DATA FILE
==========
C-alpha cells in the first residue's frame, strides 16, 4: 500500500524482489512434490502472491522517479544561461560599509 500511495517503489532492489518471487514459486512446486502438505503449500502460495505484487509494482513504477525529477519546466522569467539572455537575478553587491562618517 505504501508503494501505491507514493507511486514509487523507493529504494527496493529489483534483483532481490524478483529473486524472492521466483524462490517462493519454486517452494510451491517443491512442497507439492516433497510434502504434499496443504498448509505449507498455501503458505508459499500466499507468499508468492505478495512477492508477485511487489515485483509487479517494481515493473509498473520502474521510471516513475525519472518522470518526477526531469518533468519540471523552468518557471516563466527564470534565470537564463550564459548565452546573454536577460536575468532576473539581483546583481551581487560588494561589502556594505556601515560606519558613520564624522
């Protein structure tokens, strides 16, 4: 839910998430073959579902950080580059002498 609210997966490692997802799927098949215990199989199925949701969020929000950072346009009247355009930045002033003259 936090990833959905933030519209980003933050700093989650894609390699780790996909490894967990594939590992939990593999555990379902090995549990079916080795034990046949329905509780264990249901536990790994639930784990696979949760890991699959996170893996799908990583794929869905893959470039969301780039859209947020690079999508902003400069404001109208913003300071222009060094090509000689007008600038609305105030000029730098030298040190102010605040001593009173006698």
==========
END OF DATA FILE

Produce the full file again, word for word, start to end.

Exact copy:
C-alpha cells in the first residue's frame, strides 16, 4: 500500500524482489512434490502472491522517479544561461560599509 500511495517503489532492489518471487514459486512446486502438505503449500502460495505484487509494482513504477525529477519546466522569467539572455537575478553587491562618517 505504501508503494501505491507514493507511486514509487523507493529504494527496493529489483534483483532481490524478483529473486524472492521466483524462490517462493519454486517452494510451491517443491512442497507439492516433497510434502504434499496443504498448509505449507498455501503458505508459499500466499507468499508468492505478495512477492508477485511487489515485483509487479517494481515493473509498473520502474521510471516513475525519472518522470518526477526531469518533468519540471523552468518557471516563466527564470534565470537564463550564459548565452546573454536577460536575468532576473539581483546583481551581487560588494561589502556594505556601515560606519558613520564624522
């Protein structure tokens, strides 16, 4: 839910998430073959579902950080580059002498 609210997966490692997802799927098949215990199989199925949701969020929000950072346009009247355009930045002033003259 936090990833959905933030519209980003933050700093989650894609390699780790996909490894967990594939590992939990593999555990379902090995549990079916080795034990046949329905509780264990249901536990790994639930784990696979949760890991699959996170893996799908990583794929869905893959470039969301780039859209947020690079999508902003400069404001109208913003300071222009060094090509000689007008600038609305105030000029730098030298040190102010605040001593009173006698």